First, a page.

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Is Alan Turing's effort code-breaking effort to the war exaggerated?

Discussion in 'Codes, Cyphers & Spies' started by DerGiLLster, Jul 19, 2015.

  1. LJAd

    LJAd Well-Known Member

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    It has been claimed that the advent of Turing resulted in an increasing speed of decodings of Enigma messages : this is wrong : there were such periods but there were also periods when the speed was slowing :

    exemple : in february 1943 the U boat code was during 18 days broken in 2 days or less ,which was a good result .But in june 1943 the U Boat code was broken in 2 days or less during only 1 day : a bad result .

    It has also been claimed that an increasing speed of decodings of U boat messages resulted in less merchant ship losses,but this is wrong :the good result of february 1943 produced a loss of 88 merchant ships;the bad result of june 1943 resulted in the loss of 27 merchant ships .

    Thus ...the influence of Turing and Enigma is mostly a myth created by the BP lobby .

    An other exemple : december 1942 : key was broken in 2 days or less during 5 days ,resulting in 76 merchant ship losses.In march 1943 the key was broken in 2 or less days during 8 days (speed was going up) and the result was ...that in march more merchant ships were lost = 131 .

    Why were more merchant ships lost in march ?

    possible reasons : weather, number of convoys, number of escorts, number of U Boats, chance , human errors, or a combination of all .
     
  2. RichTO90

    RichTO90 Well-Known Member

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    Sigh...no it doesn't and the difference has consequences. If on 24 July 1943 all the BC sorties - 795 of them in 8 missions (another word with specific, distinctive, and important meaning, which is not synonymous with "aircraft" and "sorties") - were shot down the consequence to the remaining tens of thousands of missions that year and the next would have been enormous. However, if only 12 were lost - which is true rather than a fictive - then the effect on the future missions is much less.
     
  3. steverodgers801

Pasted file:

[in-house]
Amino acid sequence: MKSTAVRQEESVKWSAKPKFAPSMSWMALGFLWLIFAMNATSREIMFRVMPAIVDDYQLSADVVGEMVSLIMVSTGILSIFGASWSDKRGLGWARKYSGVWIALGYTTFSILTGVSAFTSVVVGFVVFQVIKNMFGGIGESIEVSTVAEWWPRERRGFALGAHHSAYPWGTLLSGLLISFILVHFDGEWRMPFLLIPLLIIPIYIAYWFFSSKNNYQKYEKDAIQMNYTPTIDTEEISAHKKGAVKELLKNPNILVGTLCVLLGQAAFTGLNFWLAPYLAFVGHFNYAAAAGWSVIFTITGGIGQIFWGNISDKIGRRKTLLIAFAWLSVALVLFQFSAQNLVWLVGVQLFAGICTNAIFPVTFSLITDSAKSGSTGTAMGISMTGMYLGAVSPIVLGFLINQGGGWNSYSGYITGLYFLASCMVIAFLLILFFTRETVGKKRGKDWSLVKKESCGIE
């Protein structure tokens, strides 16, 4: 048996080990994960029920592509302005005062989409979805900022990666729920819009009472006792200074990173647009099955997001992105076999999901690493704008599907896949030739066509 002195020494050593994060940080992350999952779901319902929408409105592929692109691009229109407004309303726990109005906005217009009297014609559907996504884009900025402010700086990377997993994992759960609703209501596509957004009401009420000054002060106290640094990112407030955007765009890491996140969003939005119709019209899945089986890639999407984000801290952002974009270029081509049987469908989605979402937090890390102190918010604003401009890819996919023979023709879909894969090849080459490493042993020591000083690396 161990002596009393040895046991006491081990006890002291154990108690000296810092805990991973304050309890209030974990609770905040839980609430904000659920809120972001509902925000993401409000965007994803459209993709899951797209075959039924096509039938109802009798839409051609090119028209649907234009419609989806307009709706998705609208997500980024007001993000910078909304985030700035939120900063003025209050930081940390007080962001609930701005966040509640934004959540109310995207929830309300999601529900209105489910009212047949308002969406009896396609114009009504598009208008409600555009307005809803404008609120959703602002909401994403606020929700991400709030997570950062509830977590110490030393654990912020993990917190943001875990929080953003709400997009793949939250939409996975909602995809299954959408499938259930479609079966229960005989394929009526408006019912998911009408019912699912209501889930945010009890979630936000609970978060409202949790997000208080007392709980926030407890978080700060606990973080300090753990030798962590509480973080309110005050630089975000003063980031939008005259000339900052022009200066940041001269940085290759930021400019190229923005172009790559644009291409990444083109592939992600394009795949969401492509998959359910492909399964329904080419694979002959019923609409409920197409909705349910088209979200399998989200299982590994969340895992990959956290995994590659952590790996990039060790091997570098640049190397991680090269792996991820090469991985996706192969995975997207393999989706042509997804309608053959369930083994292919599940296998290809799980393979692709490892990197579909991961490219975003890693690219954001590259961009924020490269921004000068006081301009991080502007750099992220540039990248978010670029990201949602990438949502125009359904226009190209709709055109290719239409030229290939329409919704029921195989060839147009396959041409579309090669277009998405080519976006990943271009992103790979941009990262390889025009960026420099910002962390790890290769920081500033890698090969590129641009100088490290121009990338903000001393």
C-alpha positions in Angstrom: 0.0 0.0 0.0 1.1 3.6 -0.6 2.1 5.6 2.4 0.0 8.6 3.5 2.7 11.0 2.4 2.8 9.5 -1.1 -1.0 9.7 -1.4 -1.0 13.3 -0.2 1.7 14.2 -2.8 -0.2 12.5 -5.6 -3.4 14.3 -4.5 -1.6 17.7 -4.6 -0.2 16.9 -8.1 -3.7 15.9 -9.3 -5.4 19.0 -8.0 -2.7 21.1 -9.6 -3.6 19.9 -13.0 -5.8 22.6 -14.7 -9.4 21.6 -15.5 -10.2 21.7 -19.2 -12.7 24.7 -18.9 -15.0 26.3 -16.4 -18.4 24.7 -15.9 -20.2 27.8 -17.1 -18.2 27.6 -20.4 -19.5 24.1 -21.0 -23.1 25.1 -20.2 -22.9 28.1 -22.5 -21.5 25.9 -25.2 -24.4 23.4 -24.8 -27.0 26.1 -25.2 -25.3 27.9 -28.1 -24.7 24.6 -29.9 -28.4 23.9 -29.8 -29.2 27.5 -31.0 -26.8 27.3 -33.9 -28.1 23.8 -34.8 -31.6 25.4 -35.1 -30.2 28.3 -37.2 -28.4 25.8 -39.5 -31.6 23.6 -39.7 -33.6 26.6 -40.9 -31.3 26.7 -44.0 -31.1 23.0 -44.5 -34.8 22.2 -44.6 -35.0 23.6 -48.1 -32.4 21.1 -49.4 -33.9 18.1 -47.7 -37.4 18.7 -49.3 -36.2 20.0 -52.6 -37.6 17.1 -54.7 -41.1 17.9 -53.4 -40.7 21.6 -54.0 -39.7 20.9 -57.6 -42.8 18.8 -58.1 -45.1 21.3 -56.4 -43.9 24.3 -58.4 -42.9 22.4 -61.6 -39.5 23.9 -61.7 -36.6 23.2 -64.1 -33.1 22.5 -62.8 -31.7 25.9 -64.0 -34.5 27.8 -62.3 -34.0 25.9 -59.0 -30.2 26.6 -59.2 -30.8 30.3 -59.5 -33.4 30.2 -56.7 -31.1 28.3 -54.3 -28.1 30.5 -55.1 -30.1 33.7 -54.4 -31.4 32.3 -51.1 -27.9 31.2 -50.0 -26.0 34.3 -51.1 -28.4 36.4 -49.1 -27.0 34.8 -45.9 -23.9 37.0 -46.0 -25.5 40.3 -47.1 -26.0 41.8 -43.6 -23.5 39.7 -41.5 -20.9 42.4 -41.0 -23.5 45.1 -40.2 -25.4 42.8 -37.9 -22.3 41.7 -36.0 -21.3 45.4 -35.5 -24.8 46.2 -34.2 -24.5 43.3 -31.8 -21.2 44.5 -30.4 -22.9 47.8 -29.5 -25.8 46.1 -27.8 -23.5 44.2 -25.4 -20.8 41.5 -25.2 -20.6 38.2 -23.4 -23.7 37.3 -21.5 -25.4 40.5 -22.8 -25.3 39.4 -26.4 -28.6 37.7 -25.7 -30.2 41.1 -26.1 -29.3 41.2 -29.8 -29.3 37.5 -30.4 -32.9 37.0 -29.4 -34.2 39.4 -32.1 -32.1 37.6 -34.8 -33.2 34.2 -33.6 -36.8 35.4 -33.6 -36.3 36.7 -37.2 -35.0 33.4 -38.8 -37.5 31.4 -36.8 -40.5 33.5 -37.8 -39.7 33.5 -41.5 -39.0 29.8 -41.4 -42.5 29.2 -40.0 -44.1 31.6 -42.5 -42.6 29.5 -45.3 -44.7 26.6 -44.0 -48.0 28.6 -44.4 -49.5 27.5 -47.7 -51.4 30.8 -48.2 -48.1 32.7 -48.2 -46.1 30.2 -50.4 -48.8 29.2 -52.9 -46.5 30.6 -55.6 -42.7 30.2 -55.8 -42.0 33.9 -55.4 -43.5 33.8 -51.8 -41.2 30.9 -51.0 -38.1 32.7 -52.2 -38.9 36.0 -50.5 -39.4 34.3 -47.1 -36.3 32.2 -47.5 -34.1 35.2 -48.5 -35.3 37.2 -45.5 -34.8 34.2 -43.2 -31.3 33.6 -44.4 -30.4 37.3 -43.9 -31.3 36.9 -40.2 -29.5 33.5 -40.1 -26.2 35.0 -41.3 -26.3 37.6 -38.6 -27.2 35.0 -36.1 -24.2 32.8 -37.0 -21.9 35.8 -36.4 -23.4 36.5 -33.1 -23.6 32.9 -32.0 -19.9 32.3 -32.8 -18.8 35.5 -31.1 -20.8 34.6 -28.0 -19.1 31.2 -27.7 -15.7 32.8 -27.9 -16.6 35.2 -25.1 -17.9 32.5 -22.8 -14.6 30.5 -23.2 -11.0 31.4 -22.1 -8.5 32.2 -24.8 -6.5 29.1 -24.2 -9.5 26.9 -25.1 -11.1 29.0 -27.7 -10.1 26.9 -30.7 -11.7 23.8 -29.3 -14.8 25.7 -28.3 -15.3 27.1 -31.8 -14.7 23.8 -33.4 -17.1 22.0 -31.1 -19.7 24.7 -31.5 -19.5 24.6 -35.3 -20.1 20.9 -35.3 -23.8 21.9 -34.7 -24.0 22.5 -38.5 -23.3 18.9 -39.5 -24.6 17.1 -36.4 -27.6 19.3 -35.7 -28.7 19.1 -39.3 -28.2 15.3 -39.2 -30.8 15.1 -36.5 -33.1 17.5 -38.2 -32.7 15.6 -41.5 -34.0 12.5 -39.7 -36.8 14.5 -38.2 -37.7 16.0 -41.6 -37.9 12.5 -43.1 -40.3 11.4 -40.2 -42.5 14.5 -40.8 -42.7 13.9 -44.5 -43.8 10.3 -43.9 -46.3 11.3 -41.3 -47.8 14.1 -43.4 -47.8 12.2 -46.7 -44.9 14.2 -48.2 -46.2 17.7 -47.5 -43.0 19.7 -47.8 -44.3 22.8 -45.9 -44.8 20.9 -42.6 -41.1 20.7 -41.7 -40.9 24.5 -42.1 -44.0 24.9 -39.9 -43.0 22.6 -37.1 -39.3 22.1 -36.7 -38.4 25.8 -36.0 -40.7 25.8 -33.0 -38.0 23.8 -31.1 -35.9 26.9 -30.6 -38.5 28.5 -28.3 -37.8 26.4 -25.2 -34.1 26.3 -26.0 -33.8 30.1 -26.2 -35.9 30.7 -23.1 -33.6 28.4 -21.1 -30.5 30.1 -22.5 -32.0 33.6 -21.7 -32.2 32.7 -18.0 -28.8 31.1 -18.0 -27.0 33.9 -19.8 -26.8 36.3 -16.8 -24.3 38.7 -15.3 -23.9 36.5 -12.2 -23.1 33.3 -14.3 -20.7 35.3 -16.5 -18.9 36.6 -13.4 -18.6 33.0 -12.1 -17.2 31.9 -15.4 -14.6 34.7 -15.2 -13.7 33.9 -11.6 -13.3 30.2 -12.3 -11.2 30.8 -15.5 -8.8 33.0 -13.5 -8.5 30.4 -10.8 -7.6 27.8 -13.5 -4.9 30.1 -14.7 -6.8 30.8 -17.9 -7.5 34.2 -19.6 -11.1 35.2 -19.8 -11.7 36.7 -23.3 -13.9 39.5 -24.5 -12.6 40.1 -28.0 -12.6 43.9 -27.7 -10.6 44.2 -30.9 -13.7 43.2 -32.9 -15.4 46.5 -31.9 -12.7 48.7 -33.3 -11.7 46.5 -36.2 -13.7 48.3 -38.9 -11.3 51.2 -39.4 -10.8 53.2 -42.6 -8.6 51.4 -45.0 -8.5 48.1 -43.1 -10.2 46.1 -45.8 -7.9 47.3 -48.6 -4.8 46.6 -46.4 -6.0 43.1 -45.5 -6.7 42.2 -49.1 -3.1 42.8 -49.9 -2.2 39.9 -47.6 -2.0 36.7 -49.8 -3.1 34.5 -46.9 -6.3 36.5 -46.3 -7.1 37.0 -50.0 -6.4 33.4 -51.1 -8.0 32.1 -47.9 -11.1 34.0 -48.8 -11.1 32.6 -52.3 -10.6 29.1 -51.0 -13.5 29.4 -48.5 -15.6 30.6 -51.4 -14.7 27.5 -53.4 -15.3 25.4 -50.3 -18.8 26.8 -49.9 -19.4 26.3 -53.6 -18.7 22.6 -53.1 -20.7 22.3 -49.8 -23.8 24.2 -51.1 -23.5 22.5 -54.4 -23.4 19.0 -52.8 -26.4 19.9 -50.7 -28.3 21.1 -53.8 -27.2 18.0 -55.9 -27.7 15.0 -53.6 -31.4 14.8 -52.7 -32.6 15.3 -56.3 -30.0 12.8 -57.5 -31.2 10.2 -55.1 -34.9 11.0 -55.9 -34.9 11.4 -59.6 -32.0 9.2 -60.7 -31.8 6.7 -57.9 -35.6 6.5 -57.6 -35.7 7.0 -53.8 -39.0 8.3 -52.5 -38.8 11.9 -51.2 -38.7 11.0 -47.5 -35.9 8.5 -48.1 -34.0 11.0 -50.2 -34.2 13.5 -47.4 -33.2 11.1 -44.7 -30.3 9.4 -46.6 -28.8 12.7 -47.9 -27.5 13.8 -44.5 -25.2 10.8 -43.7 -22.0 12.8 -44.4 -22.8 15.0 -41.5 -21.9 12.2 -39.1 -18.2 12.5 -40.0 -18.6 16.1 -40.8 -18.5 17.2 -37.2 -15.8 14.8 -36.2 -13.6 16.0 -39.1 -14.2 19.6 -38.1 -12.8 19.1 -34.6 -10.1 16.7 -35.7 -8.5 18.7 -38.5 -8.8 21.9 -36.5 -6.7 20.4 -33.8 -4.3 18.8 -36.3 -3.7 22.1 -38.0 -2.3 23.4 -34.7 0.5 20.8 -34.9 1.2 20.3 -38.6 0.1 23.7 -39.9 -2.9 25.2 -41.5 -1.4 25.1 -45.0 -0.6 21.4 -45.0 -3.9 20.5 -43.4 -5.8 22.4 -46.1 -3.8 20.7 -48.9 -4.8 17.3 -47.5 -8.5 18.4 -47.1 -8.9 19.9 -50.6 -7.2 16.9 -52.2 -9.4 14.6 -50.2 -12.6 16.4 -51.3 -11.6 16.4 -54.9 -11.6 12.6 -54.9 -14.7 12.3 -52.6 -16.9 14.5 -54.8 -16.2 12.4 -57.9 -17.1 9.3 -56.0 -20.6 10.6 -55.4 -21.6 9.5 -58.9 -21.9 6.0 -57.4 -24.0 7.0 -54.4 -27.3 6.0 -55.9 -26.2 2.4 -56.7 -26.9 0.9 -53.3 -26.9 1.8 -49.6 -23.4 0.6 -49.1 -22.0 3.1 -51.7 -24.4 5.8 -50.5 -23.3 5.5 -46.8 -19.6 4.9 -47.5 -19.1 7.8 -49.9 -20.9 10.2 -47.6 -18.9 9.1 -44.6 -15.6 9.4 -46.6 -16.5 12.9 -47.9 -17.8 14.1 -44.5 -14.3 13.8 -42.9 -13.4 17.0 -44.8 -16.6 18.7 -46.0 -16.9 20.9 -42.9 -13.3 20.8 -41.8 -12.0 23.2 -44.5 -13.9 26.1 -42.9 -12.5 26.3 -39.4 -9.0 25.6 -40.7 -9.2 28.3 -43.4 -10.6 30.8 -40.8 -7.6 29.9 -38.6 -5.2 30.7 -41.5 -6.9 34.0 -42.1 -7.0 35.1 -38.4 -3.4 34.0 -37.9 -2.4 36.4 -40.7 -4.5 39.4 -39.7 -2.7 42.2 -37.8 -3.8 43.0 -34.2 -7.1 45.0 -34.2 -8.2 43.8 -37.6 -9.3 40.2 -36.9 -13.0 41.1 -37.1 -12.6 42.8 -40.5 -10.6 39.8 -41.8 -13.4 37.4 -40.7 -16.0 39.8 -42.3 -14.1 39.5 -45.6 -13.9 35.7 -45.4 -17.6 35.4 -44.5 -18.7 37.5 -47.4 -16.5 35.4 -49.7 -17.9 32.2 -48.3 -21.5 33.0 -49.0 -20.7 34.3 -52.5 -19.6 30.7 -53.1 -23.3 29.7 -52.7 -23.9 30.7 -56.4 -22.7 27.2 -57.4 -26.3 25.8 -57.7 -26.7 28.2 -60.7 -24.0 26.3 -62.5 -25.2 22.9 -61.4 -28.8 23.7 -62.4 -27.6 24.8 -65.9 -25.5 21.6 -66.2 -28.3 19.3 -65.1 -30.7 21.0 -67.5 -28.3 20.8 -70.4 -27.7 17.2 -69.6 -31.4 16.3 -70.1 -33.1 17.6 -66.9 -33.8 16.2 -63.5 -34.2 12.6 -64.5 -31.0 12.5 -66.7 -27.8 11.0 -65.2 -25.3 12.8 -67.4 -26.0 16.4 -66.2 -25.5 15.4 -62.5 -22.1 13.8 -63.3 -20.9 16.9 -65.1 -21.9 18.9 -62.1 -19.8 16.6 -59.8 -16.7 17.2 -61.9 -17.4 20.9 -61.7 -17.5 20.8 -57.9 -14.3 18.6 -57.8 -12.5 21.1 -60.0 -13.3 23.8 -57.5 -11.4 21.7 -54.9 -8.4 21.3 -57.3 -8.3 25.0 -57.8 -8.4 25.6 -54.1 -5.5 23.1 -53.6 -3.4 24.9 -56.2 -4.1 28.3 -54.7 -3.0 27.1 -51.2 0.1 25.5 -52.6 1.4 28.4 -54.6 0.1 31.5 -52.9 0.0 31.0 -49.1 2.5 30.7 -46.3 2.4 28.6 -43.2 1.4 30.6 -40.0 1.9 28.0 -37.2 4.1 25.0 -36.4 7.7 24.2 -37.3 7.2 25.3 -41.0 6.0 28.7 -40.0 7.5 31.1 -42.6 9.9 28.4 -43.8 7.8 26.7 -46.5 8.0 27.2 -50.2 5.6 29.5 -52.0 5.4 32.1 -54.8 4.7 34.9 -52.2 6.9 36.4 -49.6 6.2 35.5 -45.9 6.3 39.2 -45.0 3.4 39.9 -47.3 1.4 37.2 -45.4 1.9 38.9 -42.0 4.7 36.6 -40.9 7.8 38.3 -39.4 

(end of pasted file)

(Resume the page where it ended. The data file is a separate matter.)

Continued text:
steverodgers801 Member

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    Well LJAD, you just want to ignore the basic fact that sailing through an area occupied by Uboats means the chance of sinkings goes up. I suppose you just want to believe in the Bermuda triangle theory that the ships just sunk with out any assistance
     
  4. LJAd

    LJAd Well-Known Member

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    Correction : sailing through an area "occupied by Uboats" (= where Uboats were sailing ) means that the chance of sinkings , goes up by an undetermined factor .Given that ships sailing through an area where Uboats were sailing mostly left this area indemned,because the ships were to fast, to heavy protected,because the Uboats did not find the ships, because there were not enough Uboats,.because most merchant ships were not lost in areas were Uboats were sailing.,because,because ..,we can discard this chance .

    Uboats could be overall, and a concentration of Uboats in a certain area did not mean a bigger chance to sink merchant ships, it could also mean a bigger chance to sink Uboats .
     
  5. LJAd

    LJAd Well-Known Member

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    The truth is that the Germans won the secret intelligence war in the Atlantic,but lost the Uboat war.

    This truth is of-course unwelcomed,because he will hurt the sensibilities of those who are convinced of the Allied intelligence superiority and are convinced that this was decisive for the outcome of the war .
     
  6. RichTO90

    RichTO90 Well-Known Member